Mamamia Embroiled In “Slave” Claims After Offering a $10K Internship For Charity

Mamamia Embroiled In “Slave” Claims After Offering a $10K Internship For Charity

Mummy blogging site Mamamia has found itself in hot water after it offered a two-week internship at a charity auction that was ultimately snapped-up for $10,000.

The site – owned by media personality Mia Freedman – has in the past been accused of not paying writing staff and taking advantage of interns.

The auction was held at a charity lunch in Sydney yesterday and organised by the Women for the World fundraising group for the Catholic charity Caritas Australia.

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The offer of the internship was advertised at the event as: “Envisage yourself working alongside a senior editor with opportunities to pitch original ideas, harness social media skills, work with online media, and gain exclusive insights. Mamamia is Australia’s largest independent women’s website offering a three month, one day a week internship or two week intensive internship to the adventurous individual.”

And worse was to come. It’s value was advertised as “priceless” and “kindly donated by Mia Freedman”.

That said, it quickly sold, with one lucky buck keen to take up the offer for a cool $10,000. (B&T has updated this story). It has been revealed that the “lucky” winner in the auction was 22-year-old first year student Hayley Campbell who clearly has a “no money/no object view” of her career progression. “Am very much looking forward to my internship at @Mamamia. Money is not a concern, looking forward to the experience,” the self-described “passionate about sports journalism and media” enthusiast, declared on social media.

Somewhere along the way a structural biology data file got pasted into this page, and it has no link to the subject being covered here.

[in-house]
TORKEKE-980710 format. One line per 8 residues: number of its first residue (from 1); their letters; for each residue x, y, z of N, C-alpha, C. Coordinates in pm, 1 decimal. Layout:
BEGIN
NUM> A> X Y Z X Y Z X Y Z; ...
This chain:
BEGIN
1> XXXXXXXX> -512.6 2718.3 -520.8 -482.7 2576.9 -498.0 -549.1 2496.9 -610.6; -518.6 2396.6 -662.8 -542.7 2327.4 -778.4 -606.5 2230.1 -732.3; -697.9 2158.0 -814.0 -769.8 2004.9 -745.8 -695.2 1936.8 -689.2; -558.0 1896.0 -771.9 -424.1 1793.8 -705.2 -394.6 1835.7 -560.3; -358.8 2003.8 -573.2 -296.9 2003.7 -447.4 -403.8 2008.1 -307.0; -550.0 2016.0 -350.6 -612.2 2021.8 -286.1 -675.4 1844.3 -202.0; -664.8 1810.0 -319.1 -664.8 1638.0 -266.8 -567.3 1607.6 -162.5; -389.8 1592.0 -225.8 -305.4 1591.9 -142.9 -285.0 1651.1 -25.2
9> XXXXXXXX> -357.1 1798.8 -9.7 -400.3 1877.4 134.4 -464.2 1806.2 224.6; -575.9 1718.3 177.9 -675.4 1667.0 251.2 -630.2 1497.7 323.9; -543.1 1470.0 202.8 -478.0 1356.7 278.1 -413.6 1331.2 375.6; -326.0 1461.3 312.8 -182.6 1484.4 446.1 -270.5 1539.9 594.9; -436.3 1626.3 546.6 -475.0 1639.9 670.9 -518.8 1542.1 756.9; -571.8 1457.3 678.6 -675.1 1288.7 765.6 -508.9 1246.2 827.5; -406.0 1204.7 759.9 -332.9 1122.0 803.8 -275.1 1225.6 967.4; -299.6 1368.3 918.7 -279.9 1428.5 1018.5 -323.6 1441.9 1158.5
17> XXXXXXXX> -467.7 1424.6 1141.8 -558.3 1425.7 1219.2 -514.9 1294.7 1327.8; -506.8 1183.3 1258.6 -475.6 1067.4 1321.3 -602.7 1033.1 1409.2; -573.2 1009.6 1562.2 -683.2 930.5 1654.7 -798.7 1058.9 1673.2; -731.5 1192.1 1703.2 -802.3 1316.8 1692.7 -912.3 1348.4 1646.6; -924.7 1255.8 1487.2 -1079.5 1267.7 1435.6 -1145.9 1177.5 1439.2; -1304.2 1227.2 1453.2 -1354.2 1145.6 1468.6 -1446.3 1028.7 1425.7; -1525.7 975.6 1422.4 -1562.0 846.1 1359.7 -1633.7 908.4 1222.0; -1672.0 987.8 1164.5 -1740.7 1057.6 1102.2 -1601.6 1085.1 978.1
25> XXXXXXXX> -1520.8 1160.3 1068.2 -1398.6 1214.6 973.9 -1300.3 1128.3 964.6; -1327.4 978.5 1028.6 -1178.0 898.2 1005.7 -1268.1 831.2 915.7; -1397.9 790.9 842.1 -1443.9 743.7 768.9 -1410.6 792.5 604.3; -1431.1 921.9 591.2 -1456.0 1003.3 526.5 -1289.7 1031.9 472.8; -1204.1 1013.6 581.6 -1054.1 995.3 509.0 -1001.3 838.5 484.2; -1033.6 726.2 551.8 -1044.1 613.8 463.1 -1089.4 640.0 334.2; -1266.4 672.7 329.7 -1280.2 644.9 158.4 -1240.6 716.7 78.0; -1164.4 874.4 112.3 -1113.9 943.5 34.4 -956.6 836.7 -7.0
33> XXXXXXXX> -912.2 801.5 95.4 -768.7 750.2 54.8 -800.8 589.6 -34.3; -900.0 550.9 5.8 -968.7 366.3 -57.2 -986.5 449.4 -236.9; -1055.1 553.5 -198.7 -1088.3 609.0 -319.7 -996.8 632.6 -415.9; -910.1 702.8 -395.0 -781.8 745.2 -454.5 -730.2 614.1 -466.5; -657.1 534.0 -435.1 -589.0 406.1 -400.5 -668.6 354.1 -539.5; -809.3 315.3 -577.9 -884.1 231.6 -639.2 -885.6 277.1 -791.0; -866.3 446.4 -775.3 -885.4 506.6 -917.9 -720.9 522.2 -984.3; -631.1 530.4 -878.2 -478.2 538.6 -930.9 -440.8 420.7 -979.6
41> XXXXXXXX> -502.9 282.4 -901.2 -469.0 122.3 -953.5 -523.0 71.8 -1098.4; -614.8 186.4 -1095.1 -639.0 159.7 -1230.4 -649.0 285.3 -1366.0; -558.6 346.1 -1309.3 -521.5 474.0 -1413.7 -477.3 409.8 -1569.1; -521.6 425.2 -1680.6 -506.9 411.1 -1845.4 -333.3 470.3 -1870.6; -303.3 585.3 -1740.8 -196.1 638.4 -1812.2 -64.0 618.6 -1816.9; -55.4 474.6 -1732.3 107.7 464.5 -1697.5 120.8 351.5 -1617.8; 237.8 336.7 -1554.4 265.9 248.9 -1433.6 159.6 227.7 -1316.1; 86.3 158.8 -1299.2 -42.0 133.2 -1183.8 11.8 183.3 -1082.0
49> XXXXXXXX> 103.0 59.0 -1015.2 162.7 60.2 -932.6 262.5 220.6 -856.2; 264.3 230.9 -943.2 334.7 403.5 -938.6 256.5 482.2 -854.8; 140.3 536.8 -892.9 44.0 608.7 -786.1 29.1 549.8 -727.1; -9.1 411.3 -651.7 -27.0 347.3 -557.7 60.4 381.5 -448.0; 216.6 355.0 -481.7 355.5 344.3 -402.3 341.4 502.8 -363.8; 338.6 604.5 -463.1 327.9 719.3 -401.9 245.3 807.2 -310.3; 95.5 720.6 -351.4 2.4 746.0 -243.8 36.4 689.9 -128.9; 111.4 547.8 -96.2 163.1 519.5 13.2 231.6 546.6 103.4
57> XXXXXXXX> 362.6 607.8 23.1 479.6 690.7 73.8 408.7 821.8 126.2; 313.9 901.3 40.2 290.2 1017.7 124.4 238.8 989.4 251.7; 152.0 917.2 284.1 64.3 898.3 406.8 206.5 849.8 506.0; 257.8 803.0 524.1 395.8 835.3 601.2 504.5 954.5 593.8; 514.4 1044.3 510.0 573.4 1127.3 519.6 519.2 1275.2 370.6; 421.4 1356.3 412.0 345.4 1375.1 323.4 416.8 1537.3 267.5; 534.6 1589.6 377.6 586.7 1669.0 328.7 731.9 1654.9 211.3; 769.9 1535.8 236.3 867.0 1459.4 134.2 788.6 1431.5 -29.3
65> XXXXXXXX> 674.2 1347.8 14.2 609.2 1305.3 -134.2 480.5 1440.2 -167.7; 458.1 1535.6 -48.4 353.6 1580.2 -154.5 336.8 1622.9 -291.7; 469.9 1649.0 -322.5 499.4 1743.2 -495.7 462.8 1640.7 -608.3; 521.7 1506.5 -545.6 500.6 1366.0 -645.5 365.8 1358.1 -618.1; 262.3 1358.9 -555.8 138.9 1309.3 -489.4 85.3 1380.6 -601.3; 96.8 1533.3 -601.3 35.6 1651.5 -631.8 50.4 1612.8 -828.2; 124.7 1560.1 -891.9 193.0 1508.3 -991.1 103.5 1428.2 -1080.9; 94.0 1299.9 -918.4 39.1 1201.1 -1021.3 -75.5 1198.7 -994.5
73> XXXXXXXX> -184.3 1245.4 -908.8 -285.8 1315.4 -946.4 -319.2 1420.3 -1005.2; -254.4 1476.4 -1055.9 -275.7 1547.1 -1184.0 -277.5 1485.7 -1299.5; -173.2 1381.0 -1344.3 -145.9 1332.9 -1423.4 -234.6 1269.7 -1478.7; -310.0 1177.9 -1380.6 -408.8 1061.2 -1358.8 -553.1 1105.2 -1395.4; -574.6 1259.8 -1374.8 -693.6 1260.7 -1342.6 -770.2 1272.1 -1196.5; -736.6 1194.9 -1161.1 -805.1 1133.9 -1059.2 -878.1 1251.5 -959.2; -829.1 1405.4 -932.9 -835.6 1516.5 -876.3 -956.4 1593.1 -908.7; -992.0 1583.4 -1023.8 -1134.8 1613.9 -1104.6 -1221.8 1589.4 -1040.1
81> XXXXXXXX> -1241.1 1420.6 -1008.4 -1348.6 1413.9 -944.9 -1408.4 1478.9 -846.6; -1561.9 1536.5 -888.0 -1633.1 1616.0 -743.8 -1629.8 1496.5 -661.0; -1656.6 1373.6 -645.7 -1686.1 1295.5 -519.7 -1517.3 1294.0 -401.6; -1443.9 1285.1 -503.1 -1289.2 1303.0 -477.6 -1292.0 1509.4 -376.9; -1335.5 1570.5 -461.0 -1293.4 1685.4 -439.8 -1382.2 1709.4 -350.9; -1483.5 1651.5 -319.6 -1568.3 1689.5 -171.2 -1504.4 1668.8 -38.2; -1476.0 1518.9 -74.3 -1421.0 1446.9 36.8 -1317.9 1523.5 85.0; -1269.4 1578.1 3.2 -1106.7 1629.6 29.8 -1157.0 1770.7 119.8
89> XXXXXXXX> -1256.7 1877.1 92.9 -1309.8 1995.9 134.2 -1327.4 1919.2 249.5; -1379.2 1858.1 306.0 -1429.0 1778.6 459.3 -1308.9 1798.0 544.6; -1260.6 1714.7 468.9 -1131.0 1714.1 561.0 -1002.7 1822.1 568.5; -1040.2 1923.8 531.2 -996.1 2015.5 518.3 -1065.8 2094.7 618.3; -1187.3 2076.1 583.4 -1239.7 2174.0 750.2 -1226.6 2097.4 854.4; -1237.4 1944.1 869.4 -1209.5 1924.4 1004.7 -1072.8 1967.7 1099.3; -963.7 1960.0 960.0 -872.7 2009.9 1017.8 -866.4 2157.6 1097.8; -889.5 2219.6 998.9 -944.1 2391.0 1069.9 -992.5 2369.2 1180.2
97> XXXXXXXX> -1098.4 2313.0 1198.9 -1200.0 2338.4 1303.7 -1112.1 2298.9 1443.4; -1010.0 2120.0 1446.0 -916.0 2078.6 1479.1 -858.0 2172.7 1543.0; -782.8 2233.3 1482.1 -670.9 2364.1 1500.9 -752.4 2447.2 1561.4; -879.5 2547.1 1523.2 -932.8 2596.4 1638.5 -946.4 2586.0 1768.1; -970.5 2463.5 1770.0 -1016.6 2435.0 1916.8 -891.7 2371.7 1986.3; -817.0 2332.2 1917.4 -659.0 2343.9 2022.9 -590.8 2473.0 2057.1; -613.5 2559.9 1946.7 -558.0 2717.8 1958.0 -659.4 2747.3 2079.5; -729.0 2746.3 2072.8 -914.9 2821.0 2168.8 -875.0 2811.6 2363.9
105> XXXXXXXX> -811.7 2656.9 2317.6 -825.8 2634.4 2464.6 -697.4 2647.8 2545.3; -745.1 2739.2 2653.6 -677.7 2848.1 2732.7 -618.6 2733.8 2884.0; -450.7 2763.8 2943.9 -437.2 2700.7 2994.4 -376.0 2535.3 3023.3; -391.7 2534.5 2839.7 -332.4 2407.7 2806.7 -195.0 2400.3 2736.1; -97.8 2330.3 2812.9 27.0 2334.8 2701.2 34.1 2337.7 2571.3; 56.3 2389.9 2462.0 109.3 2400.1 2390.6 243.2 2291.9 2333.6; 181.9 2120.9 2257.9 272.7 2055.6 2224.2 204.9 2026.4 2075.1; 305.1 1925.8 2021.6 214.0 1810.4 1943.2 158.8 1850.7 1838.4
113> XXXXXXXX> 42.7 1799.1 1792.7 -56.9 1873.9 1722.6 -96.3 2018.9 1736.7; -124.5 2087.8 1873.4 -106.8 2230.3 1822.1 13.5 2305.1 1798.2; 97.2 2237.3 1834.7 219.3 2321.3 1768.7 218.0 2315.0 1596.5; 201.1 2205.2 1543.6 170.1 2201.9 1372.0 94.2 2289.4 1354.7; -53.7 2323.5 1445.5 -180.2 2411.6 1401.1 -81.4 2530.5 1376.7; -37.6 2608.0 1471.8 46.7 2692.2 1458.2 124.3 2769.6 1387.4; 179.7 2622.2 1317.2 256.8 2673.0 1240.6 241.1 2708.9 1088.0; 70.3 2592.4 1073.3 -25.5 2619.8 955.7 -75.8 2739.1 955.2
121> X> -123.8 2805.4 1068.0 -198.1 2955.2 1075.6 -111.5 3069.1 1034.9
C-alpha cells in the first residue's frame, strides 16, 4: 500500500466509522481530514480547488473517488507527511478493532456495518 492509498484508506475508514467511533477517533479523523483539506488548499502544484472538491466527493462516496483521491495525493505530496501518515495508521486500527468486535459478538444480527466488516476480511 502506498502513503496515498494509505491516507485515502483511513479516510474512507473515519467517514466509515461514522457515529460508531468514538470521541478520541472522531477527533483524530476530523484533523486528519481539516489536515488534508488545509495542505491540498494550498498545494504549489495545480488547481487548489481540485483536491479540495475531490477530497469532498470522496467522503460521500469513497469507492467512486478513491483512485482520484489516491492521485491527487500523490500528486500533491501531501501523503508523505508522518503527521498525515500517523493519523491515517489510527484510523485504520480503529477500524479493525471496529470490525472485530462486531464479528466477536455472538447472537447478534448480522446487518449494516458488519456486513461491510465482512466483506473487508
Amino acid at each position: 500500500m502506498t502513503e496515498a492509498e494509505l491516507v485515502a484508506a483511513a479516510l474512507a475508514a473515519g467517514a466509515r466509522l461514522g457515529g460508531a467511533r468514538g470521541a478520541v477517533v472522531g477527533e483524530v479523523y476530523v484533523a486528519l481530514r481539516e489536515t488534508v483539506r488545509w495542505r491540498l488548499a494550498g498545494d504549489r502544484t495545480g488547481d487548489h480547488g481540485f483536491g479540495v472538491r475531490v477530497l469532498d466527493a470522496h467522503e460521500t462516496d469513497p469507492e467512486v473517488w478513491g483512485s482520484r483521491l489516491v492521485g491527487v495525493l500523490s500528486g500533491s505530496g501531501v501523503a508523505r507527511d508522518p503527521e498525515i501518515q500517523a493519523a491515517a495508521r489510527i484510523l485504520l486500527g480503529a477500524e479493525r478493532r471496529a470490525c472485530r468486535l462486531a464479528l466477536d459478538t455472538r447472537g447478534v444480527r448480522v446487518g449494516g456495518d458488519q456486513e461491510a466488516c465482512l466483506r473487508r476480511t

And cue the inevitable social media backlash:

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Comedian Ben Pobjie tweeted: “We can take comfort in the fact that the kind of person who’d pay 10 grand to intern at Mamamia is the kind of person who deserves to.”

While Daily Mail journalist Lauren Ingram wrote: “I’d pay $10k to never have to work at Mamamia.”

Mamamia editor-in-chief Kate De Brito told Guardian Australia, “It didn’t enter our minds when we were approached … that we would be accused of benefiting from the process.

“The benefit for Mamamia comes in making contact with bright, talented women who are keen to work in media.

“We are proud of the fact that many of our permanent Mamamia staff began their careers as interns with the company. We are also hugely proud of our intern program, it’s a big resource commitment for us and we were happy to extend it in this instance to raise $10k for charity,” De Brito was quoted as saying.

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